ing human behavior within, and in response to, organizations as a set of theoretical layers,
of increasing abstraction; from evolved adaptation, to biological/physical brain activity
and anatomy, to cognition (i.e. mental), to social, to organizational as a subset of social
theory (see Butler and Senior, 2007a; Lee et al., 2012a, 2012b; Senior et al., 2011a).
It can be seen that OCN is a framework that – explicitly, from its very first origins
(e.g. Butler and Senior, 2007a; Lee and Chamberlain, 2007) – does not attempt to reduce
organizational behavior to basic neural activity or structure. This is opposed to ON,
6 Human Relations 

which, drawing from Becker et al.’s (2011) original work, seems to take this as its raison
d’être. Indeed, it is clear that it is not possible to fully understand a given organization-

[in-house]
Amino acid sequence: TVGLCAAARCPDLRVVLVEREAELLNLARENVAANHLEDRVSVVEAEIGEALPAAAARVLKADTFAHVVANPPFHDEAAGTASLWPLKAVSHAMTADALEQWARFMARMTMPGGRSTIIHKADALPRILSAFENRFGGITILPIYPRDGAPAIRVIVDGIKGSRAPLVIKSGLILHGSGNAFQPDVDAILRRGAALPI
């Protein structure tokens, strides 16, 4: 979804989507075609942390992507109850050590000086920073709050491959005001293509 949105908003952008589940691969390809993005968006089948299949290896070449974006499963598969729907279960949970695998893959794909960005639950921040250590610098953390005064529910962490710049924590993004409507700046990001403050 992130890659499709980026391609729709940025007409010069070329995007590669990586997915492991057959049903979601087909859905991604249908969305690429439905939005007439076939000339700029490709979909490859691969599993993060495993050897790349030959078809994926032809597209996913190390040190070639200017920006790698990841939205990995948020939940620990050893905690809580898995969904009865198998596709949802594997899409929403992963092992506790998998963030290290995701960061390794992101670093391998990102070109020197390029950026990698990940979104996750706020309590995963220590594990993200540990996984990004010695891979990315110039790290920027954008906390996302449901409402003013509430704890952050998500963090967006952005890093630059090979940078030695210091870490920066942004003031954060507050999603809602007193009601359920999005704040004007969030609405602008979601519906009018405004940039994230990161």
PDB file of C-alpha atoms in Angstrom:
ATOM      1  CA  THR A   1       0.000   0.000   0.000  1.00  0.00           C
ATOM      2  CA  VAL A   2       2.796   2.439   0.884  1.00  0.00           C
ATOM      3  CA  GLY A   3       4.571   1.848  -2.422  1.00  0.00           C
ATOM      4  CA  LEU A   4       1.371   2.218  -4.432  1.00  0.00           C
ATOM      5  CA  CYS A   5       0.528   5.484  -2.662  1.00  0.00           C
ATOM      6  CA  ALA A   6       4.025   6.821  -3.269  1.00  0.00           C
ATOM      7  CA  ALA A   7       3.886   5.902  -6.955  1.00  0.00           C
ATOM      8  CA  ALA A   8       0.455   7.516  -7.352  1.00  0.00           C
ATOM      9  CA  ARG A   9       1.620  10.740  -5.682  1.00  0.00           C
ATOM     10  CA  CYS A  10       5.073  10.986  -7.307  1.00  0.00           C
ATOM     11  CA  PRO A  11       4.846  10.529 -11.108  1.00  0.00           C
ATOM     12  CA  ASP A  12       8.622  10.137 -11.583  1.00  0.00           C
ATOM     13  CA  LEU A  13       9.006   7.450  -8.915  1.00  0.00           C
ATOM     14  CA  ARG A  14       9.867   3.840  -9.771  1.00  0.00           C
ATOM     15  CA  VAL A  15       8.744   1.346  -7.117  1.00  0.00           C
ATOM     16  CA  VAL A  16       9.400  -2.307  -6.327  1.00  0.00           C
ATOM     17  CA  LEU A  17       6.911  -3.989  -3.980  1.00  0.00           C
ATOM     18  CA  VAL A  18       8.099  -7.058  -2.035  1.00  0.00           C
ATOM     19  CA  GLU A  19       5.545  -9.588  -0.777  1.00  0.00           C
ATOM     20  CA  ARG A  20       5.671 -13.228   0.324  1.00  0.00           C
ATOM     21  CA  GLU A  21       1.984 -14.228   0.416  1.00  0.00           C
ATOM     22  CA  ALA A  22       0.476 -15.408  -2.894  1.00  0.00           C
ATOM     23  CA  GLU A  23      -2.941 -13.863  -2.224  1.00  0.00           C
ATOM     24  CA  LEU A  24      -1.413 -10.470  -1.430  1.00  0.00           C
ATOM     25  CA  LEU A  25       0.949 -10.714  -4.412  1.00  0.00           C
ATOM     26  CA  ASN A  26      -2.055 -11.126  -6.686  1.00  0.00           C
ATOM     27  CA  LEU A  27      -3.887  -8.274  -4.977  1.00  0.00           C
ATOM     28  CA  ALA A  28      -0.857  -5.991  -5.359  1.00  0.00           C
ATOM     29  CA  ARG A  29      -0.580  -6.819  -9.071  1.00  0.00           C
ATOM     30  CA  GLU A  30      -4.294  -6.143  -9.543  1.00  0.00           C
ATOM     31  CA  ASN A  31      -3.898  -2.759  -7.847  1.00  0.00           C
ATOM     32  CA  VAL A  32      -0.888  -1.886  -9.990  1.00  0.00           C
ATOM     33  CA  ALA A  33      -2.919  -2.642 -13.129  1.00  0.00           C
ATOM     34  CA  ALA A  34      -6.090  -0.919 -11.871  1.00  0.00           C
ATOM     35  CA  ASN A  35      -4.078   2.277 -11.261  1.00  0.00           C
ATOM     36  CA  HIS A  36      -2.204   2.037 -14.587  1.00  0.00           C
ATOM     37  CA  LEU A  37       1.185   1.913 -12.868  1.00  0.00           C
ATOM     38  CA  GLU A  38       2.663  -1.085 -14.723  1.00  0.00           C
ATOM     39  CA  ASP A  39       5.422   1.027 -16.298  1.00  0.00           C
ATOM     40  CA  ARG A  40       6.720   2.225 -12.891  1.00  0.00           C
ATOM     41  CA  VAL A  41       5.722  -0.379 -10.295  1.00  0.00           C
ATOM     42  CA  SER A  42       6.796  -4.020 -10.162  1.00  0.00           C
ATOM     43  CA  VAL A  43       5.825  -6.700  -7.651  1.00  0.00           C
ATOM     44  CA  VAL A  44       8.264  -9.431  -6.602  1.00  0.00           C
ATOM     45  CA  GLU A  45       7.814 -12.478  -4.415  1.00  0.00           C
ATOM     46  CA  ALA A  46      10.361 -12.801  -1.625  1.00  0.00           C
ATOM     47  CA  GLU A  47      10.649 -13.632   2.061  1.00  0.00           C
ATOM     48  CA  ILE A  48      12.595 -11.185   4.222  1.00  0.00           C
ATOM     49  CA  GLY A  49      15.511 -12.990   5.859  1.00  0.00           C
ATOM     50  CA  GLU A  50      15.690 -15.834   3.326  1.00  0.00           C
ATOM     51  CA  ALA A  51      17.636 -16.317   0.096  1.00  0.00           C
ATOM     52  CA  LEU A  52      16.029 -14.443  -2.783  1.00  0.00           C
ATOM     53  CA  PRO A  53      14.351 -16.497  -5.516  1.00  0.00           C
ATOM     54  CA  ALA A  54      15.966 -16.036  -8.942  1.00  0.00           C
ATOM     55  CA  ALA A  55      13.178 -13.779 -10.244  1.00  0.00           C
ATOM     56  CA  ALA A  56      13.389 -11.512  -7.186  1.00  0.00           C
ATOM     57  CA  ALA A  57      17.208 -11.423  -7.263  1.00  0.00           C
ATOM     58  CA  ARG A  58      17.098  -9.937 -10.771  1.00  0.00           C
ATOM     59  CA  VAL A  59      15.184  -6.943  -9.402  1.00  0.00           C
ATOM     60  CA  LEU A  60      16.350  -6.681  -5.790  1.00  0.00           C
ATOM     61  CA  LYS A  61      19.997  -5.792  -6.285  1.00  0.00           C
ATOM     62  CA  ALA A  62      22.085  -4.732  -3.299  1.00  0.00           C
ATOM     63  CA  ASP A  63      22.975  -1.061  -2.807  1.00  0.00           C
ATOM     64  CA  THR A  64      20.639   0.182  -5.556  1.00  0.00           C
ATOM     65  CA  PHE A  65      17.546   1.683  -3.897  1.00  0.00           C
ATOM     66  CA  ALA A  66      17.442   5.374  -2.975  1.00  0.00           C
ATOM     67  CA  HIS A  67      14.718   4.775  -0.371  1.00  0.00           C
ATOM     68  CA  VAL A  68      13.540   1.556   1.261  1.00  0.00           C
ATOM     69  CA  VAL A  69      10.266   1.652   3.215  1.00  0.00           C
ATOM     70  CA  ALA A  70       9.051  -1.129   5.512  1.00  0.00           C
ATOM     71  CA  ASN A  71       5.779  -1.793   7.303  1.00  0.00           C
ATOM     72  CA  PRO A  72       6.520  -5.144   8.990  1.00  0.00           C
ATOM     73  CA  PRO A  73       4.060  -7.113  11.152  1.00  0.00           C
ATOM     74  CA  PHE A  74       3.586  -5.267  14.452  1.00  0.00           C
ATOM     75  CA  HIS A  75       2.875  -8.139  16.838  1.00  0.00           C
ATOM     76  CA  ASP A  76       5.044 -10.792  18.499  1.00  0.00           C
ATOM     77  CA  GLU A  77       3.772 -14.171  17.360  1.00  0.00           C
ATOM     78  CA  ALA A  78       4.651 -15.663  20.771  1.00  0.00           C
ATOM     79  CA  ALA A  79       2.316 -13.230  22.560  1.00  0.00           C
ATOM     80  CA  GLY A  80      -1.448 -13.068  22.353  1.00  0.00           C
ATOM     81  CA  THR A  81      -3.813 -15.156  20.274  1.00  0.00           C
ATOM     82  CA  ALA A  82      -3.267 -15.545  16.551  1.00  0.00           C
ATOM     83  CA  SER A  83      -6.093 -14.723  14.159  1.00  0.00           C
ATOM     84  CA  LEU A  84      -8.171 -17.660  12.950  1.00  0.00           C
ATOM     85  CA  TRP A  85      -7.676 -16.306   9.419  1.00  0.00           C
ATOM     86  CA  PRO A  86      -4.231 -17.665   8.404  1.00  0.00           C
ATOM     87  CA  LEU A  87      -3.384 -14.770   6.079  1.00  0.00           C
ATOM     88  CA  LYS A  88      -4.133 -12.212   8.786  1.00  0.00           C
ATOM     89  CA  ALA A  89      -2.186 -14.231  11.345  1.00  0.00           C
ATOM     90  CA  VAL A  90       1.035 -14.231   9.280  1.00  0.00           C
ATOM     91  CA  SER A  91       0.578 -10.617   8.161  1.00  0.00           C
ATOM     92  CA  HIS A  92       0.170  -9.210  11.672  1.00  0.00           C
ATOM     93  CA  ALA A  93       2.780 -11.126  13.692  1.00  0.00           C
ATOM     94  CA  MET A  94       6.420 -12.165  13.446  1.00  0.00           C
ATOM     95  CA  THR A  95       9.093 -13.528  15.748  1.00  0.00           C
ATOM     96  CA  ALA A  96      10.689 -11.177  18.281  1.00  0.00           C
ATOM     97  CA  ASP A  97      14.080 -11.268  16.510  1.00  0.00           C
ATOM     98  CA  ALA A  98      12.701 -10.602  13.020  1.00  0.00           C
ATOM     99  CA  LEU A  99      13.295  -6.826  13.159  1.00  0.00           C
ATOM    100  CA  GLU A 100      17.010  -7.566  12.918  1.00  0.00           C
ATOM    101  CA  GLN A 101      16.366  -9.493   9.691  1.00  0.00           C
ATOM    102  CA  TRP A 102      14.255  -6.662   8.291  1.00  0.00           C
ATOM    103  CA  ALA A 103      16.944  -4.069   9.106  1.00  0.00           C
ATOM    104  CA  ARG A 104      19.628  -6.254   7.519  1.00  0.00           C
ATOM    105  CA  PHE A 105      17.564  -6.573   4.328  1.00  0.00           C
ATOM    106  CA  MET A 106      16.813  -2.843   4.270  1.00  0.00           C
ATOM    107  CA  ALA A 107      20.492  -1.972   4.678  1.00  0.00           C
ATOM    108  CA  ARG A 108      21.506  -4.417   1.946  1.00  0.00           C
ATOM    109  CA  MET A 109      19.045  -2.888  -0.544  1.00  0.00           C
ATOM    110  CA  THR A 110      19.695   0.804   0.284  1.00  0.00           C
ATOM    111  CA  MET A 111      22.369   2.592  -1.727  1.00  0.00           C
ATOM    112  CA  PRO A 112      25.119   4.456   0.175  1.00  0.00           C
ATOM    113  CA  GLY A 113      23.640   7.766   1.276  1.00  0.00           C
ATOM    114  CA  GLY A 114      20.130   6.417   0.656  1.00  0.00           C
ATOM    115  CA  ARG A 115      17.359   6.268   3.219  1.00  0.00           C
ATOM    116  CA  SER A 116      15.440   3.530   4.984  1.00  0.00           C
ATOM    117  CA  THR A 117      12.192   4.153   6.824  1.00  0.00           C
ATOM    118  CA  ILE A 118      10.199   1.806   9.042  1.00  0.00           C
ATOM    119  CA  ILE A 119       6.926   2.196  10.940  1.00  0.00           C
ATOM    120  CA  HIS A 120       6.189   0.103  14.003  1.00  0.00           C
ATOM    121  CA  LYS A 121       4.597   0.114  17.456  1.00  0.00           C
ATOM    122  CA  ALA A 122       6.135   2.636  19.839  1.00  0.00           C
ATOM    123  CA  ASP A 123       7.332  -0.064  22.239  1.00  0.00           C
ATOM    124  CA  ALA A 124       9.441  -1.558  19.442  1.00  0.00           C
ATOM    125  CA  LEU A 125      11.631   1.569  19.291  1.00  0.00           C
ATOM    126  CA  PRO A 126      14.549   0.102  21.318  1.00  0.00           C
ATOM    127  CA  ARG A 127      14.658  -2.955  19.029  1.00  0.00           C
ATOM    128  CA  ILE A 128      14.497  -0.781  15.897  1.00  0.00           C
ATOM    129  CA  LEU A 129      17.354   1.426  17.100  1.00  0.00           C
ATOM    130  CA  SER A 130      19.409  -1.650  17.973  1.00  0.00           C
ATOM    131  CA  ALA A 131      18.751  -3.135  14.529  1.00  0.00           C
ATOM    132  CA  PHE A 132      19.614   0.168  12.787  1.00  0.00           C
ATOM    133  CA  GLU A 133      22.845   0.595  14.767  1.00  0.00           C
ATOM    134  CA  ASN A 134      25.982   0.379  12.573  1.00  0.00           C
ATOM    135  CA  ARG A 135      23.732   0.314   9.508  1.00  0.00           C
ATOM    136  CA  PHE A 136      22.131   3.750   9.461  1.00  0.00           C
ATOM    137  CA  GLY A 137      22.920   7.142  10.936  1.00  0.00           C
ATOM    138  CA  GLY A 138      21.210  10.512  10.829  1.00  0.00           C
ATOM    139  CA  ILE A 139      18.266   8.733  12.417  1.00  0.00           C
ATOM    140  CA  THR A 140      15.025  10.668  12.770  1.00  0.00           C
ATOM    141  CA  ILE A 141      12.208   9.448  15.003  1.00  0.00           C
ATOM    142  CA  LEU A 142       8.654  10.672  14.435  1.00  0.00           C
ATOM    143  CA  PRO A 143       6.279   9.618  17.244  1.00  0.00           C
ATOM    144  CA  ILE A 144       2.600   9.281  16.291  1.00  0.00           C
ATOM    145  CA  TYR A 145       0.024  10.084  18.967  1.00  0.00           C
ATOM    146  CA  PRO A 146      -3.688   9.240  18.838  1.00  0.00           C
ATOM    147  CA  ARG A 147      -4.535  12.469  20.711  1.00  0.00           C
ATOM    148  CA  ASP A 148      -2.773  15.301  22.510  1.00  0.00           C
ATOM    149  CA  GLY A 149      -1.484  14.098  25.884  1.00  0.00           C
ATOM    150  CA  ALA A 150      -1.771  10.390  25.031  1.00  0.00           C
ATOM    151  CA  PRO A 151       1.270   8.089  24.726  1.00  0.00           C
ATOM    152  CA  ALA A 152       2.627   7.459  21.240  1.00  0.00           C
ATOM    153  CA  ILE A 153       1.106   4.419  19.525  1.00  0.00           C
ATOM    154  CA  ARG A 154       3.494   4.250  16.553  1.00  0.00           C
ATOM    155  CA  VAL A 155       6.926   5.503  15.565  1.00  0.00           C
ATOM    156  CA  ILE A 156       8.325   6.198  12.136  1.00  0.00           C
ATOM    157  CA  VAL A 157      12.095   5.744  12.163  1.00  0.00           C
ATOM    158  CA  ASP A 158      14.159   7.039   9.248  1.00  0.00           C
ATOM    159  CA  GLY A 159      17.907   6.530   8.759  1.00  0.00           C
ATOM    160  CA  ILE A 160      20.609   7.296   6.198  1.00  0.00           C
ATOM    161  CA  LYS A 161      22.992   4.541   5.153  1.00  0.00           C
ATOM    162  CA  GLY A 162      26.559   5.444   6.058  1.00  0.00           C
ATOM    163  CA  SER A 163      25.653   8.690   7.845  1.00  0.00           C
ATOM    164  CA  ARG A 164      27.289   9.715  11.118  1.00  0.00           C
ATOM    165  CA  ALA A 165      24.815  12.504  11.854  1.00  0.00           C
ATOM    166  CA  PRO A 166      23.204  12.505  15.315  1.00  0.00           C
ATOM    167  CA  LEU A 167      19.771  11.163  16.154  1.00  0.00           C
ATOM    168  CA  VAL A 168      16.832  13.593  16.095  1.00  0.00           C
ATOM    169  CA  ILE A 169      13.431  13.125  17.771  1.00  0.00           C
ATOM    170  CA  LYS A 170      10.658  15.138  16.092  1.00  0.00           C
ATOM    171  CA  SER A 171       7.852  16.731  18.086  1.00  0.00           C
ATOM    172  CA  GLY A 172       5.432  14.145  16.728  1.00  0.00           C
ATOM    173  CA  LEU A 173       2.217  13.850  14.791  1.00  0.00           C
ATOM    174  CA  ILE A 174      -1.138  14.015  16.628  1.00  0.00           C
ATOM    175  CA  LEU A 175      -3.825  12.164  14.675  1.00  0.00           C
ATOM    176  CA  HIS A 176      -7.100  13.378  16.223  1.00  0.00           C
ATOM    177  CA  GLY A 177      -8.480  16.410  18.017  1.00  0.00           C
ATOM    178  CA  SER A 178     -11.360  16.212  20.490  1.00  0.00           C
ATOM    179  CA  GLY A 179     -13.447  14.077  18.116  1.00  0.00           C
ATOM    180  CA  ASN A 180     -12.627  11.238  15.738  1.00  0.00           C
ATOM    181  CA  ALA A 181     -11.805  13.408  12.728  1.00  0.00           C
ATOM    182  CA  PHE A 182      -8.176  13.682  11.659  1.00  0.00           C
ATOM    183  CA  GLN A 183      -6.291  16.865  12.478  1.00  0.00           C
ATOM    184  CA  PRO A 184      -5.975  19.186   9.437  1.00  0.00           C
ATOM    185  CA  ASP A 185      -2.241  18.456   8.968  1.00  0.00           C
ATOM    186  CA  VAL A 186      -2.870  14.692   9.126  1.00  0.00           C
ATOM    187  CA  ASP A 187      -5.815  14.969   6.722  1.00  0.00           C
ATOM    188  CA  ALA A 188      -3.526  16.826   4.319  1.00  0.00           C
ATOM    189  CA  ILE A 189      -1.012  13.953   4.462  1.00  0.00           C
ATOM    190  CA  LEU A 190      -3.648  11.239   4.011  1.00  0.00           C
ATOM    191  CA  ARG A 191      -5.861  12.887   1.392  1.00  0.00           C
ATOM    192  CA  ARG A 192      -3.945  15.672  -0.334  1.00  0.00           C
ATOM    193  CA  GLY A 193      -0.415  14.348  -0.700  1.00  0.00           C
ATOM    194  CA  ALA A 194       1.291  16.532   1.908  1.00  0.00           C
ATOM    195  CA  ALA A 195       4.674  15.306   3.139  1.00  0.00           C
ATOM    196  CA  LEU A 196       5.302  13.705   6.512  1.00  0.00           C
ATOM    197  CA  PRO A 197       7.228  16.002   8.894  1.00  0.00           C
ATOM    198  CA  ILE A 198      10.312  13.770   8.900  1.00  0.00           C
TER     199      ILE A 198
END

ally-relevant behavior by ignoring the various interwoven layers of theory posited by
OCN (Butler and Senior, 2007a; Lee et al., 2012a, 2012b; Senior et al., 2011a). Although
they are not synonymous, OCN shares this holistic perspective with Healey and
Hodgkinson’s (2014, 2015) critical realist view, which is another perspective that pro-
vides strong criticism of Lindebaum’s arguments (e.g. Lindebaum and Zundel, 2013).
Healey and Hodgkinson (2014, 2015) also robustly criticize ON’s reductionist focus.
While Ward et al. (2015) attempt to defend ON against these criticisms, it should be clear
that in doing so they also are forced to conflate ON with OCN, because without the more
neurophysiological focus, ON simply becomes another term for OCN. As such, it can be